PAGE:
Plant Nutrition

Copper Nutrient Info

Copper - Quick Facts

  • Copper activates enzymes and catalyzes reactions in several processes
  • Copper is necessary to chlorophyll formation and therefore essential for photosynthesis and respiration
  • Many vegetable crops show Cu hunger, with leaves that lose turgor and develop a bluish-green shade before becoming chlorotic and curling
  • Important in the role of pollination of self-pollinating crops such as wheat and barley
  • Form used by plants: Cu+ or Cu+2

Copper - Role of Nutrient

  • Stimulates protein formulation
  • Enhances N utilization
  • Activates several enzymes
  • Critical in the role of photosynthesis, protein and carbohydrate metabolism, and respiration.
  • Has a significant influence on color development and regulates the photosynthetic electron transport.
  • Copper assists in the binding of free oxygen radicals which makes them harmless.
  • Copper is important for lignification of cell walls.
  • Copper is important for rhizobia production associated with legumes.

Copper - Nutrient in Soil

  • Cu availability decreases as pH increases but more closely associated with organic matter content.
  • Excess Cu encourages Fe (iron) deficiency.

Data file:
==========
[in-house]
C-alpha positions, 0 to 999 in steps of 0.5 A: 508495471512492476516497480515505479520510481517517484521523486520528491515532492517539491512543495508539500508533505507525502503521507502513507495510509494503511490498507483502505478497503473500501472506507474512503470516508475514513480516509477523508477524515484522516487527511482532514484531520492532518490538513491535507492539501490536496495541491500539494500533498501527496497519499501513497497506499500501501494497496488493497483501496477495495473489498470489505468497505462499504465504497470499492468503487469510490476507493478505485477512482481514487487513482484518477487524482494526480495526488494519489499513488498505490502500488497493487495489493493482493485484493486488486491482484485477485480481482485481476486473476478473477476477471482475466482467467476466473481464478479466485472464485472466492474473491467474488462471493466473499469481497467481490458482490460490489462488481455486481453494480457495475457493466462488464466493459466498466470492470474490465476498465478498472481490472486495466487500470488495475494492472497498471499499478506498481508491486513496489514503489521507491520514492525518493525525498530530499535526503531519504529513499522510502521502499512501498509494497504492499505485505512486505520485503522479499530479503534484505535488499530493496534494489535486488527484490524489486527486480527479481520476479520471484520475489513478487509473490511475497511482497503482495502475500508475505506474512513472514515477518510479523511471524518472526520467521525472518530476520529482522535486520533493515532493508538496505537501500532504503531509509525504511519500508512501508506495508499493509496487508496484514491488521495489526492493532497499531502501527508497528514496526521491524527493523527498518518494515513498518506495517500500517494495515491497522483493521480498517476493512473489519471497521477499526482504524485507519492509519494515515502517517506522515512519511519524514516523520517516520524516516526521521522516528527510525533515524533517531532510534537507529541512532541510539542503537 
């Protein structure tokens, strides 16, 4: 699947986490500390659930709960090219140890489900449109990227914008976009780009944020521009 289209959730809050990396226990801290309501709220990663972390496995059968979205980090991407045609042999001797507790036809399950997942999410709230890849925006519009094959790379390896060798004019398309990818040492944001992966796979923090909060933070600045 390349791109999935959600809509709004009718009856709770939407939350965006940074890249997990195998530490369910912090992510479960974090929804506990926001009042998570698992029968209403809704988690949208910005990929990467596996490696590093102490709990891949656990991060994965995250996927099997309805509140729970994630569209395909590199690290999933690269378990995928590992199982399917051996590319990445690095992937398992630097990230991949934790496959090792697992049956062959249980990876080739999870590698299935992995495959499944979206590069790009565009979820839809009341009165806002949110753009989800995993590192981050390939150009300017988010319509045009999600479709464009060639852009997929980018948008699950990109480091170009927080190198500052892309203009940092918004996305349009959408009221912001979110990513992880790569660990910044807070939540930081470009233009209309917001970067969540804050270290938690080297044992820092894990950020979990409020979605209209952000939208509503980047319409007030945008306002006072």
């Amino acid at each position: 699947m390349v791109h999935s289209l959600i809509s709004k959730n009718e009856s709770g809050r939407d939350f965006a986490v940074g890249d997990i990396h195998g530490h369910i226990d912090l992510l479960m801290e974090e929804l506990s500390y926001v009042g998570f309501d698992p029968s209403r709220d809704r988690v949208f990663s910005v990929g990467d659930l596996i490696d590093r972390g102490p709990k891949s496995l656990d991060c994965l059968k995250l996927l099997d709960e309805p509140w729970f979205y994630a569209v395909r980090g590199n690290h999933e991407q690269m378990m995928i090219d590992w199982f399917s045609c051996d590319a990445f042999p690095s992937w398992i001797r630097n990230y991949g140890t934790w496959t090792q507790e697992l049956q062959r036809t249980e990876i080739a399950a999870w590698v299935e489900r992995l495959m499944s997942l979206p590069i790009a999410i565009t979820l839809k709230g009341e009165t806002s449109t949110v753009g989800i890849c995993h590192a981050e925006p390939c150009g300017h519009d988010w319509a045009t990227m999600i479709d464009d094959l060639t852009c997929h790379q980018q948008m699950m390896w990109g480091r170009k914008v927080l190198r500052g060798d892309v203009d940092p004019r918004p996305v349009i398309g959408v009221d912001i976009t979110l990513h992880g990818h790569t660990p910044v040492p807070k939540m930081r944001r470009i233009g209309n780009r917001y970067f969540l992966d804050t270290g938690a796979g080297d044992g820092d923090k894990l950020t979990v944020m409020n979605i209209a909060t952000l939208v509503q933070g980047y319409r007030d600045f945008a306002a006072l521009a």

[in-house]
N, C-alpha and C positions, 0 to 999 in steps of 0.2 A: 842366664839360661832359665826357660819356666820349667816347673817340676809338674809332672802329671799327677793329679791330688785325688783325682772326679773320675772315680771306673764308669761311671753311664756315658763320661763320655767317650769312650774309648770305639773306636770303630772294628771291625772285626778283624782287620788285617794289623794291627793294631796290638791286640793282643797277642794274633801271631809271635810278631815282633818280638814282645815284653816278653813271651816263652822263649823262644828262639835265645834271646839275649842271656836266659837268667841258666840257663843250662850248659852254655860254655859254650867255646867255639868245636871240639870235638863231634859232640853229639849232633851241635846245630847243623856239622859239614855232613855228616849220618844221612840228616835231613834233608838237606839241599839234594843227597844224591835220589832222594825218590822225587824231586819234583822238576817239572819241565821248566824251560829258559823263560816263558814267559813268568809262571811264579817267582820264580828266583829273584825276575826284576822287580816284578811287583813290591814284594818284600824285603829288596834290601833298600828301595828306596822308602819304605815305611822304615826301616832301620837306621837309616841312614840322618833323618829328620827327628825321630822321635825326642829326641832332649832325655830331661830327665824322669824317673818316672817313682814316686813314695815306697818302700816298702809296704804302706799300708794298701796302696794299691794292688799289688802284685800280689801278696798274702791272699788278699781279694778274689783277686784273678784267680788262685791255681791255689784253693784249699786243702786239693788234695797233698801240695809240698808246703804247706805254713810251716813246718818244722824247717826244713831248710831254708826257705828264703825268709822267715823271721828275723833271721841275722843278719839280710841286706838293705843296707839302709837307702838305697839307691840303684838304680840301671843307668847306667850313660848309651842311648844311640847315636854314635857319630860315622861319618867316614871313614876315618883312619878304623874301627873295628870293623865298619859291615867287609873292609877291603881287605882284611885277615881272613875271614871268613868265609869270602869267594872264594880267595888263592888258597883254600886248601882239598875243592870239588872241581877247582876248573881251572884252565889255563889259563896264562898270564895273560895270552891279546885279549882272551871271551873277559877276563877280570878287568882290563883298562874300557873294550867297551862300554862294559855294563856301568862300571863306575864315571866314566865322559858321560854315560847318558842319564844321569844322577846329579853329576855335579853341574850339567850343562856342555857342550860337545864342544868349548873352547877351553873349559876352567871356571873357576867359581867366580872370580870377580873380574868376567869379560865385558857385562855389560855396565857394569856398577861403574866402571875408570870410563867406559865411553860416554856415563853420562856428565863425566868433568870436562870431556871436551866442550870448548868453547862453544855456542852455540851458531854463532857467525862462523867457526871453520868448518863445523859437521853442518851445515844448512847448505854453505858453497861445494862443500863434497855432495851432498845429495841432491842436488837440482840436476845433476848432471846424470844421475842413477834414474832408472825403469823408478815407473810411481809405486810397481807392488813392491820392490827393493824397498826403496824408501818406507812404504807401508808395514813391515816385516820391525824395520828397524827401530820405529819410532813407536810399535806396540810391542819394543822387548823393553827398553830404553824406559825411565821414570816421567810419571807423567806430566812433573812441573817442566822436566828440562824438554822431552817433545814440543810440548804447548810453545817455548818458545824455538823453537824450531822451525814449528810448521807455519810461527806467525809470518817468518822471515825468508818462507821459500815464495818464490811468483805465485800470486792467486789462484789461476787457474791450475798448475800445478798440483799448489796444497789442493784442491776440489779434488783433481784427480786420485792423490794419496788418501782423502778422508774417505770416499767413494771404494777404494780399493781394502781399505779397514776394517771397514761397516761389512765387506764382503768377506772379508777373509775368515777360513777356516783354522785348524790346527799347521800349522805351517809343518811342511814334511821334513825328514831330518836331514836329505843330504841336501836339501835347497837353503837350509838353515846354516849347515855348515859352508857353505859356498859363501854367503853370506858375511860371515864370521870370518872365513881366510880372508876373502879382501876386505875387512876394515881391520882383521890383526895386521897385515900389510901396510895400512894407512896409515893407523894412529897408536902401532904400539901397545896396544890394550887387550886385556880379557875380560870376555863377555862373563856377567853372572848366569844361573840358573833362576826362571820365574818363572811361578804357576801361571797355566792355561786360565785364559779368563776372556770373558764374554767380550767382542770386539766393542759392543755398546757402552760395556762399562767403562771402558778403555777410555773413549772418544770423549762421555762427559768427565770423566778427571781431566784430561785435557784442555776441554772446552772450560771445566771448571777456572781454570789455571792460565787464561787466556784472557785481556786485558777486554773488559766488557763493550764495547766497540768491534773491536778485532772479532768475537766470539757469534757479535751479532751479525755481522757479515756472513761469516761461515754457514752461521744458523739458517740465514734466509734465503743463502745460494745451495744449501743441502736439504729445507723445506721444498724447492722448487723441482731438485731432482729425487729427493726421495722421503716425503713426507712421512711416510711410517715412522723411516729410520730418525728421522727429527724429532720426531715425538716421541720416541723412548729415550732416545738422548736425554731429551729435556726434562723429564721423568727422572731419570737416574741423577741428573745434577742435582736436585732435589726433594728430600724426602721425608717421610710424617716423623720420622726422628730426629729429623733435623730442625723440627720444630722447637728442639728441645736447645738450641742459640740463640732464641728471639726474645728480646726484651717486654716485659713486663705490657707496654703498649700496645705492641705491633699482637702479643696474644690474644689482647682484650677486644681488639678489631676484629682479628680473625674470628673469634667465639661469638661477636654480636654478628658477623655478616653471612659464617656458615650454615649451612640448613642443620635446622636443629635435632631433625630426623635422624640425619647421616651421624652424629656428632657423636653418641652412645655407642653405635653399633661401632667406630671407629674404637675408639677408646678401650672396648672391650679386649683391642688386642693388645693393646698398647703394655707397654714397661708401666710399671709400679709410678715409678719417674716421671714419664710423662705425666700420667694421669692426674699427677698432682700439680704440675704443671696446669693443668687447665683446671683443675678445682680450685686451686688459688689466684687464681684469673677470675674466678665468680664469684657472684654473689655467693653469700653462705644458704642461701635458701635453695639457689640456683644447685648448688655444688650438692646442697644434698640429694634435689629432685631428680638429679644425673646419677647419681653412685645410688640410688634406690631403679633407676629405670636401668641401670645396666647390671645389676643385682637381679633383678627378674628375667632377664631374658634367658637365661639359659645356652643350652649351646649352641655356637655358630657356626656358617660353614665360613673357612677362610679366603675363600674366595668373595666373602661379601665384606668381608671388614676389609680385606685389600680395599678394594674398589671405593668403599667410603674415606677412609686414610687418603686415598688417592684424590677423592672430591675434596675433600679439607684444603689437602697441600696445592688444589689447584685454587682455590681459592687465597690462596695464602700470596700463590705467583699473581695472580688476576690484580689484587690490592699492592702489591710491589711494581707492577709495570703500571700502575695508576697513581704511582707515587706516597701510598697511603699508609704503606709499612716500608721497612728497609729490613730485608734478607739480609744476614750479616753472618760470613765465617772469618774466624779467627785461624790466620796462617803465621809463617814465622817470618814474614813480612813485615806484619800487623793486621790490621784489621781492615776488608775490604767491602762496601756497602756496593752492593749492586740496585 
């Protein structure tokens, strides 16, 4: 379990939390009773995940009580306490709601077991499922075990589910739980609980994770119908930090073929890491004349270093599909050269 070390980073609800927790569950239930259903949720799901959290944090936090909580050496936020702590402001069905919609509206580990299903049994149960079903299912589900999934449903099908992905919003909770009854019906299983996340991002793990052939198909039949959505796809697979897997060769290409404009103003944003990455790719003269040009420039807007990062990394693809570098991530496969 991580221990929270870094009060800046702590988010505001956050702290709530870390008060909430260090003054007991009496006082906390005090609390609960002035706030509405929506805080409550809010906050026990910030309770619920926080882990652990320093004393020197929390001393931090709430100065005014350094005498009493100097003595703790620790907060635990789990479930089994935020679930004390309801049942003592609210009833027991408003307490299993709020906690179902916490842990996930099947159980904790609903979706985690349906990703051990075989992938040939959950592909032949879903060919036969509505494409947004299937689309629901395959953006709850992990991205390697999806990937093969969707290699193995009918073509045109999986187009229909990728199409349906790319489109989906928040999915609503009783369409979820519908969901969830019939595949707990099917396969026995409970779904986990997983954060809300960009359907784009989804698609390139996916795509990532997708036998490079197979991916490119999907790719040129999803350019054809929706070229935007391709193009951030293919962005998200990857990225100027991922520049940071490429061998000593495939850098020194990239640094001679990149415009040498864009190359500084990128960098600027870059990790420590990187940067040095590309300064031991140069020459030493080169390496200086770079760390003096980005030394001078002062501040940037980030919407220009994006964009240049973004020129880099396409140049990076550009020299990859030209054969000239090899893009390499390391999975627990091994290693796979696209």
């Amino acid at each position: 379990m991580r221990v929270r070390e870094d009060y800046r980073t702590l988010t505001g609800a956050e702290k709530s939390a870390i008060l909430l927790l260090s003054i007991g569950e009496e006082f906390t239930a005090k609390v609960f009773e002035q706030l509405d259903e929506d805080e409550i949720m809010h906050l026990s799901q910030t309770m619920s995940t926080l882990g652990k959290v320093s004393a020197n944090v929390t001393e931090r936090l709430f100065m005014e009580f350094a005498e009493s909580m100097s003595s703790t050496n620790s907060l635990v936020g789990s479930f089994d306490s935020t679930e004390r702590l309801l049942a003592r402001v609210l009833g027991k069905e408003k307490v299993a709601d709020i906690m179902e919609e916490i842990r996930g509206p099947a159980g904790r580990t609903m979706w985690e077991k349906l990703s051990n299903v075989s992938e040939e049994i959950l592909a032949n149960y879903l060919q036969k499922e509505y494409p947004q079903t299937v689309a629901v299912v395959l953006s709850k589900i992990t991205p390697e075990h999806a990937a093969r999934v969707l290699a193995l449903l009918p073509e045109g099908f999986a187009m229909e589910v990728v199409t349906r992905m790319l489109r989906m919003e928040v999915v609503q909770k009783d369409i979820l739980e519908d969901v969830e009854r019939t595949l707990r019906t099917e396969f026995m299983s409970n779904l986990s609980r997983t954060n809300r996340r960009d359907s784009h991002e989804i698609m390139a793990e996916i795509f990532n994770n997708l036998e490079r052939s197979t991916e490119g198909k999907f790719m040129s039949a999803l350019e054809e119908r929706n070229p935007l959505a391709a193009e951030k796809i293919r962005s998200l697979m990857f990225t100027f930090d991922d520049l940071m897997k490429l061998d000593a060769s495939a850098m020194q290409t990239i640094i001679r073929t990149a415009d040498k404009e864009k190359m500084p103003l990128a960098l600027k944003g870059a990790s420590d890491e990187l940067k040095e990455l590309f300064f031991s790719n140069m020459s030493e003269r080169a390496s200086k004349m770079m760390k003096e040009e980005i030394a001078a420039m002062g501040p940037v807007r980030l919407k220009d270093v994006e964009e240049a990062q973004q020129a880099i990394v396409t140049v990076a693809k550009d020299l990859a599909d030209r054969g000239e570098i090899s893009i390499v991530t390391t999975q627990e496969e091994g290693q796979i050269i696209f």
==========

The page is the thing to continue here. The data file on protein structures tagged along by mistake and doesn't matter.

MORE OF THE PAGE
Copper - Deficiency Symptons

  • Young leaves become wilted with chlorosis and twisting, eventually they wither and die
  • Heads may become deformed and fill poorly
  • Higher incidence of stem melanosis and ergot in self-pollinating crops like wheat and barley
  • In cereals, the youngest leaves turn white due to damaged chloroplasts

Copper - Factors Affecting Deficiency

  • High soil pH, high organic matter, poorly drained and light sandy soils are all factors reducing Cu availability.
  • Excessive manure applications may bind copper to the additional organic matter, further reducing availability.
  • Increasing N impedes movement of Cu from older to newer tissue growth.
  • High concentrations of available Mn, Fe, and P can depress copper absorption by plant roots and may increase the intensity of copper deficiency.

R3 Agronomic Platform

R3 Lifecycle: Roots > Reproduce > Ripen

Roots – The vegetative stage looks to develop vigorous, healthy roots to maximize nutrient acquisition from the soil. The end result is a healthy root rhizosphere.

Reproduce – Supply the essential nutrients at reproduction to help the plant maximize pollen viability, flowering, pollination, seed set and fruit development.

Ripen – Late season nutrition is vital to optimize the nutrient density and quality of the crop.

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